This is the week that I really am a Completer-Finisher: green jumper done, and now this scarf, which I’ve been knitting on and off for ages, is done, too.  The yarn is King Cole Comfort Aran; it’s a 70% Acrylic, 30% wool mix. I bought it at Wibbling Wools because of the colour: the photo doesn’t do it justice, but it’s a gorgeous teal colour. Quite economical, too – the comically huge ball was only £11, and there’s a third of it left. The pattern is from one of my favourite blogs: from the New York knitting shop, Purl Soho. This fantastic blog has numerous free patterns with excellent instructions and their photos are so stylish:
Now, the next project is rather intimidating: to crochet a bridesmaid dress in a month.  I bought the new Debbie Bliss book, Simply Crochet, at Cafe Knit and on the cover is a beautiful slip dress…. which I’ve somewhat recklessly resolved to crochet as my bridesmaid’s dress for one of my best friends’ weddings on Easter Saturday. I keep telling people that “crochet is mostly holes”, but now that I have to start the project, I’m not quite so sure….

I Venture Cross-Country to Cafe Knit!

Yesterday, I headed off, clutching my OS maps, for a trundle around Suffolk (partly unintentional), to meet up with my friend, Steph Knits,  in Lavenham at this gorgeous cafe.  Victoria Beech opened this cafe, on the High Street, in November and it is just lovely. I don’t know Lavenham that well, but it was beautiful on this sunny, Spring day: all gorgeous, ancient, timber framed houses and wide, grass lined streets – and it has masses of free parking! The cafe is in a prime position, looking out on picture-postcard houses.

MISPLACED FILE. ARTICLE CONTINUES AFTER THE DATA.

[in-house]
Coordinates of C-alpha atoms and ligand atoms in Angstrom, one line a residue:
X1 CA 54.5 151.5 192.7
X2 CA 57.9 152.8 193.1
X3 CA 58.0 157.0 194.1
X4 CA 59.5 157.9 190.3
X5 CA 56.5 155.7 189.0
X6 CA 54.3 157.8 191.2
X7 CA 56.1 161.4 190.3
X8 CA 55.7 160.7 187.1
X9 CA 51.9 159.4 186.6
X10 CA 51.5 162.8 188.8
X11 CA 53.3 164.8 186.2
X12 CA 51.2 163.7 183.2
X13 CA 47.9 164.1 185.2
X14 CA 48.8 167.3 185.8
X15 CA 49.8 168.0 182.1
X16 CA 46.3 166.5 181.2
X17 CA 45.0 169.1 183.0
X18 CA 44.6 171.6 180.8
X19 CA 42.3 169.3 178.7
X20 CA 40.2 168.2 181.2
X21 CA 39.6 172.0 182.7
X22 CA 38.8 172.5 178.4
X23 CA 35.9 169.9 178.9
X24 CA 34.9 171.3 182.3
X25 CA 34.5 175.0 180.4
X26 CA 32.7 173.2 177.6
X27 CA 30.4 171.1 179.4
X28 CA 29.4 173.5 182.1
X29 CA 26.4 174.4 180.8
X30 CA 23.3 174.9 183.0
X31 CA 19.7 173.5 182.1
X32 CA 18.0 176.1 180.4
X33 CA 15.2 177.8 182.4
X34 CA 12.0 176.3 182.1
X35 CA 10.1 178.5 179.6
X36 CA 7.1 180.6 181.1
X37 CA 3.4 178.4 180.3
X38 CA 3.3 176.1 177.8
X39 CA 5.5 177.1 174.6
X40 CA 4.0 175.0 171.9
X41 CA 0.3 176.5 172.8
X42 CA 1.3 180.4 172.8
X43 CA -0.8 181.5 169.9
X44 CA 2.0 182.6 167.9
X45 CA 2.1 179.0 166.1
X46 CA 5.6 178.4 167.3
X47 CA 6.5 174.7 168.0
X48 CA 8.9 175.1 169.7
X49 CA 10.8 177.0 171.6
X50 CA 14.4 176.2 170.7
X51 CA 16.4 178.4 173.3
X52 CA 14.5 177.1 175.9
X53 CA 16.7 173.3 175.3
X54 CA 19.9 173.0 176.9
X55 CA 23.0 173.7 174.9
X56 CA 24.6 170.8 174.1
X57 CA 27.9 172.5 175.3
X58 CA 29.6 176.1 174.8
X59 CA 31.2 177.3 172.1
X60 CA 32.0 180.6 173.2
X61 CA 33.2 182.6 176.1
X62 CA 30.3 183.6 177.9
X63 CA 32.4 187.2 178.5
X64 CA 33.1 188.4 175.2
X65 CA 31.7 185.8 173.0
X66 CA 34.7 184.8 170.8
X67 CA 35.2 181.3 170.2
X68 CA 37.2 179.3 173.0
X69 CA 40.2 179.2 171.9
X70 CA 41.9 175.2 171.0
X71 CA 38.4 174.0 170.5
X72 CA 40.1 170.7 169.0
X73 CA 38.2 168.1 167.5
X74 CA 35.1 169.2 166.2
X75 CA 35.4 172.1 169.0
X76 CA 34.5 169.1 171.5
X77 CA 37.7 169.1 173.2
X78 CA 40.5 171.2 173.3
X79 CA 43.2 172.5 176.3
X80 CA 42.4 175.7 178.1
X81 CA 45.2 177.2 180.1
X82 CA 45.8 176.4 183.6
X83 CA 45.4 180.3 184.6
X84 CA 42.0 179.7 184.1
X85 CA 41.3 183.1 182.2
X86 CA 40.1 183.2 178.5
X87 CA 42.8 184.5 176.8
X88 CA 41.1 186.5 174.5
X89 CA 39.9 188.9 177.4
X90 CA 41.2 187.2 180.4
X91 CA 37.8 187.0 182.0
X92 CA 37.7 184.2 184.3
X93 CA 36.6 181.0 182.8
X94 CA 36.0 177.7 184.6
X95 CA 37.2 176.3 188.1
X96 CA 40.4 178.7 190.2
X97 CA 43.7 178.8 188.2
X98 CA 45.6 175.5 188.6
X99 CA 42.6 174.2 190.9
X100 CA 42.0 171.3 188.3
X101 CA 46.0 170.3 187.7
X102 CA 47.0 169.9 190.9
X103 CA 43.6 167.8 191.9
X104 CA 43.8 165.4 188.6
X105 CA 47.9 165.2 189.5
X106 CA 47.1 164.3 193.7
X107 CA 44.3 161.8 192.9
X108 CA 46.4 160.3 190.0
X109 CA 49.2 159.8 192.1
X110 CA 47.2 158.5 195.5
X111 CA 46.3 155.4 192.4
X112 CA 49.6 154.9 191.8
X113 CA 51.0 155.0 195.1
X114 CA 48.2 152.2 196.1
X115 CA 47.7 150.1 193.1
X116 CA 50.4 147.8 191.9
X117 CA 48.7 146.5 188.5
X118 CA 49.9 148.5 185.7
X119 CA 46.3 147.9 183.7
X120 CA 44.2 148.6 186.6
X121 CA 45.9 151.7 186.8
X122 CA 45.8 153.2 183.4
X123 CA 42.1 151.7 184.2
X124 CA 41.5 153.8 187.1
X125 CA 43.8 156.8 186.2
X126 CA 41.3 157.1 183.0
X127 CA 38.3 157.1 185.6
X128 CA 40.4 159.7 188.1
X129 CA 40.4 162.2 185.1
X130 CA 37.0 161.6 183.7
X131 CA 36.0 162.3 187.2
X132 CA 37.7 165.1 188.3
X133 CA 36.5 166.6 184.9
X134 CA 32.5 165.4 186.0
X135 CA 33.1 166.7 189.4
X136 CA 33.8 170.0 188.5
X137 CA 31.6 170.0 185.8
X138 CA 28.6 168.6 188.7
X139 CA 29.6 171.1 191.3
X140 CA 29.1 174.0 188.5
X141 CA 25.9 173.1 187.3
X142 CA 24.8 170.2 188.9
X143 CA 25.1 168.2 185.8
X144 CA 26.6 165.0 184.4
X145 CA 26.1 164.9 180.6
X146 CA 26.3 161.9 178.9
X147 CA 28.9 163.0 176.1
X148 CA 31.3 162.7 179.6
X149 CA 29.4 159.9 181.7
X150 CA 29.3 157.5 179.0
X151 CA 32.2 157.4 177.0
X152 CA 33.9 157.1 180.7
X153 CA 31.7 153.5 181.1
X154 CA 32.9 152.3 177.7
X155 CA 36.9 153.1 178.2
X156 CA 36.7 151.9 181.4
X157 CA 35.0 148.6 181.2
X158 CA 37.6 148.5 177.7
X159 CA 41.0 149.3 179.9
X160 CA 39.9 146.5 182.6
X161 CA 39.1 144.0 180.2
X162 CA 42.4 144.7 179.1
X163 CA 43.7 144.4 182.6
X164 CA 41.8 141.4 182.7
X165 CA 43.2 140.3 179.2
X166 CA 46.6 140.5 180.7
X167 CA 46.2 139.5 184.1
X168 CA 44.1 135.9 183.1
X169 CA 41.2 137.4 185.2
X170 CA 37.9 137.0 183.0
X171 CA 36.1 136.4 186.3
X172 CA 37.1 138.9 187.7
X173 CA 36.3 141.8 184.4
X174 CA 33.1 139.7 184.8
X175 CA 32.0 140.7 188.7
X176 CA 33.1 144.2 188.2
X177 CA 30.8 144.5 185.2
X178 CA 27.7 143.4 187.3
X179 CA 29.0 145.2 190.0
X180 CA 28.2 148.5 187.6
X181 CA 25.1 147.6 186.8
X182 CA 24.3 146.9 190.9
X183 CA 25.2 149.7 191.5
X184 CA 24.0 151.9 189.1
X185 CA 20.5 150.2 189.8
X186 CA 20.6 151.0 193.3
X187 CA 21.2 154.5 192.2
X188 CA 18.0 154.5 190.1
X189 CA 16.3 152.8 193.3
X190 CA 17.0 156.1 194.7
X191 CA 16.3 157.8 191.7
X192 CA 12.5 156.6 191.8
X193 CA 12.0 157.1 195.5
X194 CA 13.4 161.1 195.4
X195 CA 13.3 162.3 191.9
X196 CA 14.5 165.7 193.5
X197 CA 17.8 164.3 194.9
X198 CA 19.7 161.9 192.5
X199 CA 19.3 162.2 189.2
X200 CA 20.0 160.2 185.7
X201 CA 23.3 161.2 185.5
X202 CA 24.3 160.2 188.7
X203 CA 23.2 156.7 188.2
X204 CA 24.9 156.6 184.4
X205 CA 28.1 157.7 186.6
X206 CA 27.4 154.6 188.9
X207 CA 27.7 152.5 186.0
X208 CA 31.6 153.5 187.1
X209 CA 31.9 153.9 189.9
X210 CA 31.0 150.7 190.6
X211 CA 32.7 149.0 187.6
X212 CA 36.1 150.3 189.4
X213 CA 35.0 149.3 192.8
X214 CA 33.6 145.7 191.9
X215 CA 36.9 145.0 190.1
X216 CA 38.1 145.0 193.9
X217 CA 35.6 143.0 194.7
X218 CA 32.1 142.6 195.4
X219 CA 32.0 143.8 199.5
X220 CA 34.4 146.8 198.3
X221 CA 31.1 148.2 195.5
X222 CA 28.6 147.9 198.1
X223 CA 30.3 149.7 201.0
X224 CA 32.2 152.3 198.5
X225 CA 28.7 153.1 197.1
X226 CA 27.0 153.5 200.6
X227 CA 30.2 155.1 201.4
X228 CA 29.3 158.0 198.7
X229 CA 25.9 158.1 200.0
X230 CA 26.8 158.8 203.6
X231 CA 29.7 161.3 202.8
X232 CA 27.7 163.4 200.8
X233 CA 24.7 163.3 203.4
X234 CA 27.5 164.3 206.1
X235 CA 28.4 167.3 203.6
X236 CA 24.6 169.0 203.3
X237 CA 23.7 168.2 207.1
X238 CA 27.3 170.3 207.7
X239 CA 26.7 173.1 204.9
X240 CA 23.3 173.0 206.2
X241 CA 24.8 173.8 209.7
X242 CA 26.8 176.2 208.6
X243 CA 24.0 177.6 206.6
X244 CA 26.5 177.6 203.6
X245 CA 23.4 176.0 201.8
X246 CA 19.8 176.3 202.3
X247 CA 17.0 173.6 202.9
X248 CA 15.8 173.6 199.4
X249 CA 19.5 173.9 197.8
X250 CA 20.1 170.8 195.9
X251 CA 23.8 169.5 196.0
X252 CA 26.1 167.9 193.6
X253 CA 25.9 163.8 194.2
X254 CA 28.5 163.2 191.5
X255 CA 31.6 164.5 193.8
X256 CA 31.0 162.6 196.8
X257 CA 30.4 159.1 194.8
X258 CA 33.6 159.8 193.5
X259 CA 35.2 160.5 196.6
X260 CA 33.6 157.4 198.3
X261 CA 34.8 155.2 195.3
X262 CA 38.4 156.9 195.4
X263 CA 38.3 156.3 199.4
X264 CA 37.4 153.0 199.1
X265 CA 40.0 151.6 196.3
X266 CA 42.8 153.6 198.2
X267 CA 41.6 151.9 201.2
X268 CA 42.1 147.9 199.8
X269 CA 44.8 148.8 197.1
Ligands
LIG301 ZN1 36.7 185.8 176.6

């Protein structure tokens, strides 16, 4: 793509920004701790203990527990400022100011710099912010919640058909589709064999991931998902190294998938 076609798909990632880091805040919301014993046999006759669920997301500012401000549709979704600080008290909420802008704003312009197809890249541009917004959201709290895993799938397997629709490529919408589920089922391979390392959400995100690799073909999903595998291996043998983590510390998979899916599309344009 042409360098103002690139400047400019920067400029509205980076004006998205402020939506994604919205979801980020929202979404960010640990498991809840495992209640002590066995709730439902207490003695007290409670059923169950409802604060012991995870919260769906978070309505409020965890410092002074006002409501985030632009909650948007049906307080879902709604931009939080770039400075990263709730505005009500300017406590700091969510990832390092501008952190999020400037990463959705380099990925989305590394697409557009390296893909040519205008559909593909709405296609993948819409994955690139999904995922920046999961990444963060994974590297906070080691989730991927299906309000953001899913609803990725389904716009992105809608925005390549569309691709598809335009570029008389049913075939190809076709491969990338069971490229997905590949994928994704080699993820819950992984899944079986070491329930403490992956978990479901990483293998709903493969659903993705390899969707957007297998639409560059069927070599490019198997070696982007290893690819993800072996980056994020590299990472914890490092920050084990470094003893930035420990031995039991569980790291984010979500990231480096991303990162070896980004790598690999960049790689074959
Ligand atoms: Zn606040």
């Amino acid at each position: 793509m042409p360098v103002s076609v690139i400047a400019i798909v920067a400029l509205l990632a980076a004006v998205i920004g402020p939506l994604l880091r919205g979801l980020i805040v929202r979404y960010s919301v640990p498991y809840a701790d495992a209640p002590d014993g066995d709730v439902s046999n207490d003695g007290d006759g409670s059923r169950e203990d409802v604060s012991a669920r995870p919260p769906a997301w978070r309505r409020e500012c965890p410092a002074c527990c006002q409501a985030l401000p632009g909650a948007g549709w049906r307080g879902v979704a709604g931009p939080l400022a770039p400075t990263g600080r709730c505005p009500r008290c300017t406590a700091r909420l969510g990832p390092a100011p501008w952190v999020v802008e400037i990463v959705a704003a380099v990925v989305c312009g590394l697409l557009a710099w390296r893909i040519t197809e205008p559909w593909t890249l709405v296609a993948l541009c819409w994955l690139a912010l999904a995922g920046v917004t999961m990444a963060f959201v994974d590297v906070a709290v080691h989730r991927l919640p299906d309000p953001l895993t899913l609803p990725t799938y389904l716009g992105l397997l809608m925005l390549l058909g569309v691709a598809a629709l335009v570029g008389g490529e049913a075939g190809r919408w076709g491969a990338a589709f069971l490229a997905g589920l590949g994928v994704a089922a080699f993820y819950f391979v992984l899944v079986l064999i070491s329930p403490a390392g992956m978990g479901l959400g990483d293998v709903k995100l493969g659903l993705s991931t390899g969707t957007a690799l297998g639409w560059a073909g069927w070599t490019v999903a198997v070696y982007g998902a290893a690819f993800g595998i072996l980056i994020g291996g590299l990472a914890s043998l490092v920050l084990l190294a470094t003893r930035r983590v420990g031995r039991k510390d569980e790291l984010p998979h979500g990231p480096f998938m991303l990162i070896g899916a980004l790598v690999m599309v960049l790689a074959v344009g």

Inside, the walls are lined with wool, tending towards the classier makes: Debbie Bliss, Louisa Harding etc. In this picture, just by the till, are balls of fantastic DK wool produced in Orford, by sheep farmed (I think) on National Trust Land. I saw these advertised on Cafe Knit’s website and I want to plan something to knit with them: it’s a shame if all wool comes from Turkey or Peru. Lavenham’s history is in the English wool trade, so it seems appropriate that Victoria stocks local wool!
Now: the coffee. I’m always apprehensive about this part – I really want to like a cafe, especially if it’s an independent – *especially* if it stocks wool… but I am prepared to make a mental note to have peppermint tea next time, rather than endure watery, murky ‘coffee’ …. but, luckily, Cafe Knit did not disappoint – phew!
Can you see the word, “Gaggia”, on this machine?! Hooray! The cappucino was just what I was hoping for: dark, bitter and strong. Fabulous. I’m glad I didn’t wimp out and opt for a lemonade. I didn’t have a cake because I’d, er, only just had a few pains au chocolat for breakfast – but they looked lovely too.
Back to the wool: lovely leaf-green Louisa Harding wool for gloves in the sale? Check. Pattern for crochet bridesmaid dress currently under discussion with bride? Check. Unnecessary but cute reuseable cloth bag advertising said cafe? Check.
Steph Knits goes pretty much every Saturday; the Lady Friend may not agree, but  –  I want to join her!